The Committee should be in no doubt about the importance of the new regulations. They were proposed to the Government by the independent Health and Safety Commission and will strengthen the safety of the railways. I want to explain their background and purpose. The previous Government privatised the railway industry, which split control of the industry into fragments, the largest part falling to Railtrack as the main network's infrastructure controller. The fragmentation created new interfaces, management of which was essential if safety were to be adequately protected.
As the hon. Member for Poole pointed out, a new set of regulationsthe Railways (Safety Case) Regulations 1994was deemed necessary in response to the changed situation on the railways. They were intended to maintain existing standards and encourage a co-operative culture in the newly fragmented industry. Their lynch pin was the requirement on Railtrack and others to prepare and work to safety cases. Safety cases were not new-fangled notions dreamt up for the railway industry, but were tried and tested tools for managing risk in other high-hazard industries. Indeed, they have been used successfully in the nuclear and chemical industries for many years.
The 1994 regulations are still in force. They established a cascade system of safety case assessment and acceptance. Railtrack's safety case is assessed and accepted by the Health and Safety Executive, and train and station operating companies' safety cases are assessed and accepted by Railtrack. Under the previous Government's scheme, Railtrack has to police the rail network.
We have identified two fundamental difficulties with that system. First, it provides Railtrack with a safety regulatory role and, secondly, its safety cases deal only with importation of risk on to the network, not with the full range of health and safety risks associated with train and station operators' activities. The Health and Safety Commission decided that the system was wrong and proposed regulations to change it. The Select Committee on Environment, Transport and Regional Affairs had also recommended that the system be changed.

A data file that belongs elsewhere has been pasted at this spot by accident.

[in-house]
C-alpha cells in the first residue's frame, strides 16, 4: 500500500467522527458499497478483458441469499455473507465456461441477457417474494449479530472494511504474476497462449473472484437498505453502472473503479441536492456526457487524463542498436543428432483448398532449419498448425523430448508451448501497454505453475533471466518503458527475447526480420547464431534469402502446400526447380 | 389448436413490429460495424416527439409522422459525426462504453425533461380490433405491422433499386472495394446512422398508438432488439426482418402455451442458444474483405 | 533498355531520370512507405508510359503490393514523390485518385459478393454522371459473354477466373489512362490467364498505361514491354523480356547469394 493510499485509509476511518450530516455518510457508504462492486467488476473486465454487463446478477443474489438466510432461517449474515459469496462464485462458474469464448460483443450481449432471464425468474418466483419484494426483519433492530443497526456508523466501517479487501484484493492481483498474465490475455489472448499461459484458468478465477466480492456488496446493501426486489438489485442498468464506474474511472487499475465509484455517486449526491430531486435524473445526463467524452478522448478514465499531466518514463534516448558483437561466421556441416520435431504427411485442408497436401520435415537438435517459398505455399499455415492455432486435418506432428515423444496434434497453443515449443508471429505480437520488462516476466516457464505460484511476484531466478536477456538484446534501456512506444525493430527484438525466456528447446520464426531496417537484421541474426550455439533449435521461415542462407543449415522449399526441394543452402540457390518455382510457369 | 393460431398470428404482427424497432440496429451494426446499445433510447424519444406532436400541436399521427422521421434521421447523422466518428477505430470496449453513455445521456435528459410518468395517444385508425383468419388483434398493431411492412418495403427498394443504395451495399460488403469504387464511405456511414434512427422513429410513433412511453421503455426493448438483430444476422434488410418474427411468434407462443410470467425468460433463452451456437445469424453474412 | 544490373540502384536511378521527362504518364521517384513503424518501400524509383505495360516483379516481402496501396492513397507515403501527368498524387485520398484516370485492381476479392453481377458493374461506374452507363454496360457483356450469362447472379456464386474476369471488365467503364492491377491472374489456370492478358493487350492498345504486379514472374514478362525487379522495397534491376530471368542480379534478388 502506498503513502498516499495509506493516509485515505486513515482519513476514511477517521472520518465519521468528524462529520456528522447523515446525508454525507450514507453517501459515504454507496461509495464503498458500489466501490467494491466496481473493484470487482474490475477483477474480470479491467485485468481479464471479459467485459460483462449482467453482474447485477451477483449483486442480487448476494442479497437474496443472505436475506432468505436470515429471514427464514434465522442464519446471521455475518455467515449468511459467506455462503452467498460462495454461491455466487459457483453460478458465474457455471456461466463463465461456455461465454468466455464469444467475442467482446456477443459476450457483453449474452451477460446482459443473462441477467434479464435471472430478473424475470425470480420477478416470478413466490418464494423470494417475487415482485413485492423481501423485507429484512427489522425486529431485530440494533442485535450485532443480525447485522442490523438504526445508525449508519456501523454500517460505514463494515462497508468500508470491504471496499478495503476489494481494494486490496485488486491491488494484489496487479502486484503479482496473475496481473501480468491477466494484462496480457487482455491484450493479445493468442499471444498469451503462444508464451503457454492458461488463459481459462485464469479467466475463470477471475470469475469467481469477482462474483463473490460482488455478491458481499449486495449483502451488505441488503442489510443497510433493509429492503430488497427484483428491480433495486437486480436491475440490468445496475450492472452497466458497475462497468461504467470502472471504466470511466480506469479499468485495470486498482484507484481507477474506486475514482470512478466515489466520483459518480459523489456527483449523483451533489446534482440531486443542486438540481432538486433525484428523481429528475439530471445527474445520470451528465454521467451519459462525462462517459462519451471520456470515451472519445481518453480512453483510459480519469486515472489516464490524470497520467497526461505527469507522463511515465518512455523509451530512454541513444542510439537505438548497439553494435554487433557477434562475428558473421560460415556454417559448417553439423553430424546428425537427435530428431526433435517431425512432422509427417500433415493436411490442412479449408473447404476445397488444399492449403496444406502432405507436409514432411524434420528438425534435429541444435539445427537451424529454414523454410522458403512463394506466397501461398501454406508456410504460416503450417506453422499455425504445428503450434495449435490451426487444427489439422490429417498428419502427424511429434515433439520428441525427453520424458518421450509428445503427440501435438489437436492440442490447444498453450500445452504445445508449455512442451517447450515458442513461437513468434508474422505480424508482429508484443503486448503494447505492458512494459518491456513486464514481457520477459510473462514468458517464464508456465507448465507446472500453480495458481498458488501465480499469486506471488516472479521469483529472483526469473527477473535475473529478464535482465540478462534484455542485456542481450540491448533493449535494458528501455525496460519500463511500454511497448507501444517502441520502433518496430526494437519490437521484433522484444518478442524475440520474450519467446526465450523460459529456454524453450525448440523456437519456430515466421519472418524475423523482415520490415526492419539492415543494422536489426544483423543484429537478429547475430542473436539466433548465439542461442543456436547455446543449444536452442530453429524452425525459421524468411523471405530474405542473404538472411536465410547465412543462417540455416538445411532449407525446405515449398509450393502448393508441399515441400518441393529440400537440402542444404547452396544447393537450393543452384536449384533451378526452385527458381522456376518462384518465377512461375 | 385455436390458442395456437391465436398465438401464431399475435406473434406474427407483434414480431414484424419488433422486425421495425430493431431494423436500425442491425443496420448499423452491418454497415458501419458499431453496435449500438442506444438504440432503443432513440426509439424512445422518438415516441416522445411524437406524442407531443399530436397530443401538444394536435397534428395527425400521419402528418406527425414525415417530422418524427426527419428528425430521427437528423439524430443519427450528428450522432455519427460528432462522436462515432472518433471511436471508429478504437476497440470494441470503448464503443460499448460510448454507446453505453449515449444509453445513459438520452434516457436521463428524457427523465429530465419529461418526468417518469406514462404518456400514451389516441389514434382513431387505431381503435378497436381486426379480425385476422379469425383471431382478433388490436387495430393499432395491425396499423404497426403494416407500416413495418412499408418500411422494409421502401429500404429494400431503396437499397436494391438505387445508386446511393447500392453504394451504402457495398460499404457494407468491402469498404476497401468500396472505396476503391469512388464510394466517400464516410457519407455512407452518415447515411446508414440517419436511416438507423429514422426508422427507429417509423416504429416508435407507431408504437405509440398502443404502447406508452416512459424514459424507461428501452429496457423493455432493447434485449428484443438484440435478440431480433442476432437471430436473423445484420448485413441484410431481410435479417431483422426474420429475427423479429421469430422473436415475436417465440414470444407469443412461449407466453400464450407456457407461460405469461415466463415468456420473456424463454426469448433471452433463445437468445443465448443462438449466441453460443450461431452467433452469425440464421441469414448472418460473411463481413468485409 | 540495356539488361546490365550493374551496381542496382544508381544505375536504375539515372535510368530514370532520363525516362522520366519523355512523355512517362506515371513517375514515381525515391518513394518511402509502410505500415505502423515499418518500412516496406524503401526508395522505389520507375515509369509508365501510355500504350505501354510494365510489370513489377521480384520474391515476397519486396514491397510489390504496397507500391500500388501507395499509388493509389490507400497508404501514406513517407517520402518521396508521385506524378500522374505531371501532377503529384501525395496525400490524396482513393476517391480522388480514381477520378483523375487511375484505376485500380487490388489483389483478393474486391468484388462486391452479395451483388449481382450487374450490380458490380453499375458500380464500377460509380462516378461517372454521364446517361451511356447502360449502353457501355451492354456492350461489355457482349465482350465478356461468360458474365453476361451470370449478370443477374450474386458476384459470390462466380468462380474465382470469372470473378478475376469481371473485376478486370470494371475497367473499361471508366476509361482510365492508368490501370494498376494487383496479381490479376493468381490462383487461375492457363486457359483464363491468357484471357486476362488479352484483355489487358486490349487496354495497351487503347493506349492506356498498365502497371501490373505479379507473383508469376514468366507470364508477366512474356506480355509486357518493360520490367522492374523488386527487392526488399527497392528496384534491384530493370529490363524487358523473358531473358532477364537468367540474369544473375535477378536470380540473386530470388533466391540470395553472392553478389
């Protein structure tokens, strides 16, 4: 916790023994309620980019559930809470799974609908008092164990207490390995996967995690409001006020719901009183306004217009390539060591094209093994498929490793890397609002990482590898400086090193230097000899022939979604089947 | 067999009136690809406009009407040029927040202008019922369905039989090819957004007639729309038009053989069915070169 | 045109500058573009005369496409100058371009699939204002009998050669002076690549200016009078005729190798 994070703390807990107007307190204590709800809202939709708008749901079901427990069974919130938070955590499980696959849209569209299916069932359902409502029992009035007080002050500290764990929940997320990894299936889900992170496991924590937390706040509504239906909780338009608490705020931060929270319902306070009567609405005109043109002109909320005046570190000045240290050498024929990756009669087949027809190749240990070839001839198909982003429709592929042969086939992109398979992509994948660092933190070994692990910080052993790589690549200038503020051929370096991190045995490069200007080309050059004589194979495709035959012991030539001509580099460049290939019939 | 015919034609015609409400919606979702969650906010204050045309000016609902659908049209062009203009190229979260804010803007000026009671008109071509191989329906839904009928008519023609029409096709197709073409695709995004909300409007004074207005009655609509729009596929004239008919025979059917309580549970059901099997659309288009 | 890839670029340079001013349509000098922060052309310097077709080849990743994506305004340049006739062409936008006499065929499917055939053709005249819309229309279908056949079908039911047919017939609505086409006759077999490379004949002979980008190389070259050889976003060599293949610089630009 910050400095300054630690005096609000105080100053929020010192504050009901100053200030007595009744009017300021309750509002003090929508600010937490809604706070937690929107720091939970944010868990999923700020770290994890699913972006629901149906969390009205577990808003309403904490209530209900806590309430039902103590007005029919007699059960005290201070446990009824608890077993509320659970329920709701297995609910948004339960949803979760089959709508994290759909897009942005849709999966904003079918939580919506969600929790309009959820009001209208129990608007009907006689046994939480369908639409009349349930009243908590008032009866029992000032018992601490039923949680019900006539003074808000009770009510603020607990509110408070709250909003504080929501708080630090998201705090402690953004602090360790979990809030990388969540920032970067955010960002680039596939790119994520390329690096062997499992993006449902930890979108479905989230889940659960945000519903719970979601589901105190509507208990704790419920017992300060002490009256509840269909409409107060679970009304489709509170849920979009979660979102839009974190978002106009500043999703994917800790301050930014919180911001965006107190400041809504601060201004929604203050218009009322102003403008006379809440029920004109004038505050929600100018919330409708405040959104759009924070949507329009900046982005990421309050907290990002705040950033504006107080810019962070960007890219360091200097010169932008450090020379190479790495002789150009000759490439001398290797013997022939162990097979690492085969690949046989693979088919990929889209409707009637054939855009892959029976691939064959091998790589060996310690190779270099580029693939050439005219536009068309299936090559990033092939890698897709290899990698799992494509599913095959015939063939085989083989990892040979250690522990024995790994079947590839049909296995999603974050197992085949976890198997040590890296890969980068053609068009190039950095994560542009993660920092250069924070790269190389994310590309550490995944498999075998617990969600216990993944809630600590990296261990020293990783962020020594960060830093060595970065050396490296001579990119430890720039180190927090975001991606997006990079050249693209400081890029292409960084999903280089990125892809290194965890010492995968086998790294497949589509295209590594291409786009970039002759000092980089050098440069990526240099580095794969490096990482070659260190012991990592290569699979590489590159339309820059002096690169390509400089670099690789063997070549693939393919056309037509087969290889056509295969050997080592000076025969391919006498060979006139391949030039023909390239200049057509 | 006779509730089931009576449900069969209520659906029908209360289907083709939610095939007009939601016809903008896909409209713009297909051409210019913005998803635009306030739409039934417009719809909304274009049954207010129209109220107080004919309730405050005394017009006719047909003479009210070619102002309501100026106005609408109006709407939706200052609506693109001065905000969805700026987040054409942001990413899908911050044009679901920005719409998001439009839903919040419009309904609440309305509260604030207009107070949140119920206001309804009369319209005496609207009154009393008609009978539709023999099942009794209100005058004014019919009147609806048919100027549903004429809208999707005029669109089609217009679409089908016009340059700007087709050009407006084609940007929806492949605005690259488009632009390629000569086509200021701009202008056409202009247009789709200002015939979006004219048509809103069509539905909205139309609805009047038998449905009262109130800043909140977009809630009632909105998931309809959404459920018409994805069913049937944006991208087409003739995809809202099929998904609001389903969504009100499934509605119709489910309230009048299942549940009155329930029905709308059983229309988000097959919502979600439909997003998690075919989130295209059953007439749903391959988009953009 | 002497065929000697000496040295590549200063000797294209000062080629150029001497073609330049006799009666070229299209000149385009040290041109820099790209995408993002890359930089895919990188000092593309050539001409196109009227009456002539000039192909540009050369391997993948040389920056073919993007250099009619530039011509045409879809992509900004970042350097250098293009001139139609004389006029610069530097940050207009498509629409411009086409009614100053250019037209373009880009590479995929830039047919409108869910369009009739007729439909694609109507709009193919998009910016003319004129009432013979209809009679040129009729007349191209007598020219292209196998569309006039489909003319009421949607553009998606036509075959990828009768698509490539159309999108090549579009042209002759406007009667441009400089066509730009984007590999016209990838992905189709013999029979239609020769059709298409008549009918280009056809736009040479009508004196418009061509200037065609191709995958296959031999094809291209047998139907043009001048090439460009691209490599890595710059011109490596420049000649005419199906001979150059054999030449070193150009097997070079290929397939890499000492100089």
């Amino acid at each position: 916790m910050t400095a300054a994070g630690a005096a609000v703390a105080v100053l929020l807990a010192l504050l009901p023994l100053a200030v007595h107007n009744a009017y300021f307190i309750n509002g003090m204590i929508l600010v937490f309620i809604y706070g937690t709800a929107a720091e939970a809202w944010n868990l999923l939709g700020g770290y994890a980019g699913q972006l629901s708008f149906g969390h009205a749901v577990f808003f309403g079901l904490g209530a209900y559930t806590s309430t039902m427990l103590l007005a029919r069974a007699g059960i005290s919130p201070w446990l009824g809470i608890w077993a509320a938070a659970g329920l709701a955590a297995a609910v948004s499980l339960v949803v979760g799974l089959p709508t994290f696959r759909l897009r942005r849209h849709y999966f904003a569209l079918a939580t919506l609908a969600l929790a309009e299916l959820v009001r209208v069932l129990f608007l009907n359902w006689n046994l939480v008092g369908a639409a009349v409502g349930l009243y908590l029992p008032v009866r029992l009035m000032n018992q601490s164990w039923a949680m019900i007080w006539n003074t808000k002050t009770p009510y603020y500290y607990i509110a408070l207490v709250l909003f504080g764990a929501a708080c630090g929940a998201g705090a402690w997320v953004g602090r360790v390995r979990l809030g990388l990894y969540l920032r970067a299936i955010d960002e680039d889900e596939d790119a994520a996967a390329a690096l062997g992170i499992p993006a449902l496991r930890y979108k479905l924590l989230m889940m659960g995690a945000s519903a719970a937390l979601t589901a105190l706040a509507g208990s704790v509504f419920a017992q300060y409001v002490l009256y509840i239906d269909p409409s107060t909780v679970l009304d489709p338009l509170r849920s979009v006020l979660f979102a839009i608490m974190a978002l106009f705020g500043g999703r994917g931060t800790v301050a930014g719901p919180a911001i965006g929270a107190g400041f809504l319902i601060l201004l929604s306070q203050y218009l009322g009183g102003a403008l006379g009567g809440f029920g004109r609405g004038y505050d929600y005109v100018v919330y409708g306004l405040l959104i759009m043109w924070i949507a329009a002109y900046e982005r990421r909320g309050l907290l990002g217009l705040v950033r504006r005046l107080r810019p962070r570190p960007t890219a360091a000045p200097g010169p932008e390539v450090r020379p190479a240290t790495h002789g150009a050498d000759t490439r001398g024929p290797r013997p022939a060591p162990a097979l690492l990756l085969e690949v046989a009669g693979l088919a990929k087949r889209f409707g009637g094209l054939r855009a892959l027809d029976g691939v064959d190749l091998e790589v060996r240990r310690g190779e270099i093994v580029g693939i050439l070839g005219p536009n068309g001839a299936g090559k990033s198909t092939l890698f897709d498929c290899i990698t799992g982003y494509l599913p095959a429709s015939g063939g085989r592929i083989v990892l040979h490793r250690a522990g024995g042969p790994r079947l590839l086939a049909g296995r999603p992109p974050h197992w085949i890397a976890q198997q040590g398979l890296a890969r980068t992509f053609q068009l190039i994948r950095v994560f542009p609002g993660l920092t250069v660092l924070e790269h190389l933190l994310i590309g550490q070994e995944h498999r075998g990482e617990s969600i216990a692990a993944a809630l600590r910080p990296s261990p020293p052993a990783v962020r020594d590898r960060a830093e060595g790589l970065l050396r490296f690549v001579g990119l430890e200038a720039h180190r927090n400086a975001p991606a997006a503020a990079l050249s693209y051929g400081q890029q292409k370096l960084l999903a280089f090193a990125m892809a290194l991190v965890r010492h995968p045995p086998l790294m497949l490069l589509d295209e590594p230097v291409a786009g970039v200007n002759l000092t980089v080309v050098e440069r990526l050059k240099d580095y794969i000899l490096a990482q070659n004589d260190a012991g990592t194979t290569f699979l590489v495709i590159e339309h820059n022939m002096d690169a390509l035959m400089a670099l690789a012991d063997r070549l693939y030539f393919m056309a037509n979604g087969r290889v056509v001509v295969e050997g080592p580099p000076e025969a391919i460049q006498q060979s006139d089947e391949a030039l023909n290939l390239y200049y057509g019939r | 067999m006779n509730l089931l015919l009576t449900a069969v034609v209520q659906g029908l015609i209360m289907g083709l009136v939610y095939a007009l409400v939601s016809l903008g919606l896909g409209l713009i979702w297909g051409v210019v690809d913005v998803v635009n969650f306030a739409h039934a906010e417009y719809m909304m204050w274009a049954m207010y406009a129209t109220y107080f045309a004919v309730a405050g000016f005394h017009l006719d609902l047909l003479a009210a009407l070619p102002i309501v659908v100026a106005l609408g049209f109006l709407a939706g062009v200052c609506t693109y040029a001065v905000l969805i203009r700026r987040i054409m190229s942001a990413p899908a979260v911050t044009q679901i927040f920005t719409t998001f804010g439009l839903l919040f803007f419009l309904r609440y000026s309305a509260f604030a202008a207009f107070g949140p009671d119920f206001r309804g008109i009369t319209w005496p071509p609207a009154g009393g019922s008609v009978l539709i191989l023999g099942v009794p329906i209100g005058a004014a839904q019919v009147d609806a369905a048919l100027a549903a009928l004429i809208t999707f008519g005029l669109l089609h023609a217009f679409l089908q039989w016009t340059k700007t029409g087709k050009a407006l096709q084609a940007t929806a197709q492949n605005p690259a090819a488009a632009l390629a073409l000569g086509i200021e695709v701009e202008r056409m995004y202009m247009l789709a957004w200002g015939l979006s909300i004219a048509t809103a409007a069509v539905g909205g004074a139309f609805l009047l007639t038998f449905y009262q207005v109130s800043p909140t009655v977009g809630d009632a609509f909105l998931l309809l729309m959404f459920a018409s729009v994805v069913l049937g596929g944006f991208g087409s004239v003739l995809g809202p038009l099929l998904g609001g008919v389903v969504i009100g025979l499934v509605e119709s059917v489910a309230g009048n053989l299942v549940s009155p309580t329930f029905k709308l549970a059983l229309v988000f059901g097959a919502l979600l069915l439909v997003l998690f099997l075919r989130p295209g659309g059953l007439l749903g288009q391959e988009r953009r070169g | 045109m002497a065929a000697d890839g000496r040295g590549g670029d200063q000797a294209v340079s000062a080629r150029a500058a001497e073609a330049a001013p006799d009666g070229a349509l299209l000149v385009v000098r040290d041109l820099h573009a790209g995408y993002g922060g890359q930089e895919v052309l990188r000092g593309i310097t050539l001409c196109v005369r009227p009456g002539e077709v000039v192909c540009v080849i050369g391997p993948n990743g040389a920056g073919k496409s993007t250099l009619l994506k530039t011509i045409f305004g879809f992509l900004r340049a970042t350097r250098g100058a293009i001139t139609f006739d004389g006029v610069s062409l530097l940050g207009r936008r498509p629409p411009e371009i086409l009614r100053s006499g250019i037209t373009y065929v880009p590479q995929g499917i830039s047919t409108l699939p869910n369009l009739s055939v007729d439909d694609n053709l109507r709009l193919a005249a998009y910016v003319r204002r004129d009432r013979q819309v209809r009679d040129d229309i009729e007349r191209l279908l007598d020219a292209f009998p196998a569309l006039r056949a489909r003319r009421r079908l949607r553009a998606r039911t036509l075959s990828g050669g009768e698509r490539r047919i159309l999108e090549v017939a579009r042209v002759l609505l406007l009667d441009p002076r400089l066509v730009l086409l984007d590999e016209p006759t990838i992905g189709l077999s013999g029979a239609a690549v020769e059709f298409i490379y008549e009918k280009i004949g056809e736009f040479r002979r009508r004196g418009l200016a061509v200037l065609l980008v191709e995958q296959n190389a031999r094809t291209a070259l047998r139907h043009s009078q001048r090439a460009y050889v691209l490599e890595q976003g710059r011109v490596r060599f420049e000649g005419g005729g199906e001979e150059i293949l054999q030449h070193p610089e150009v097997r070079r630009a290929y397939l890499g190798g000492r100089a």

We accept that Railtrack has a pivotal role in controlling access to the network, and has wide-ranging safety obligations. However, we do not accept that Railtrack should have a safety regulatory role. The Health and Safety Commission therefore recommendedand we have maderegulations to replace those passed in 1994. The commission did not make its recommendations thoughtlessly, but as a result of a thorough review of the existing arrangements.
The devastating train collision and fire at Ladbroke Grove on 5 October 1999 caused us to ask fundamental questions about the railway safety arrangements put in place by the previous Government. Without pre-empting the public inquiry led by Lord Cullen, my right hon. Friend the Deputy Prime Minister asked a senior official in our Department to review Railtrack's role in the cascade model, especially the role of Railtrack's safety and standards directorate. The review group included members from the Office of the Rail Regulator, the shadow Strategic Rail Authority, the Health and Safety Executive and the Civil Aviation Authority, and an independent member with safety experience.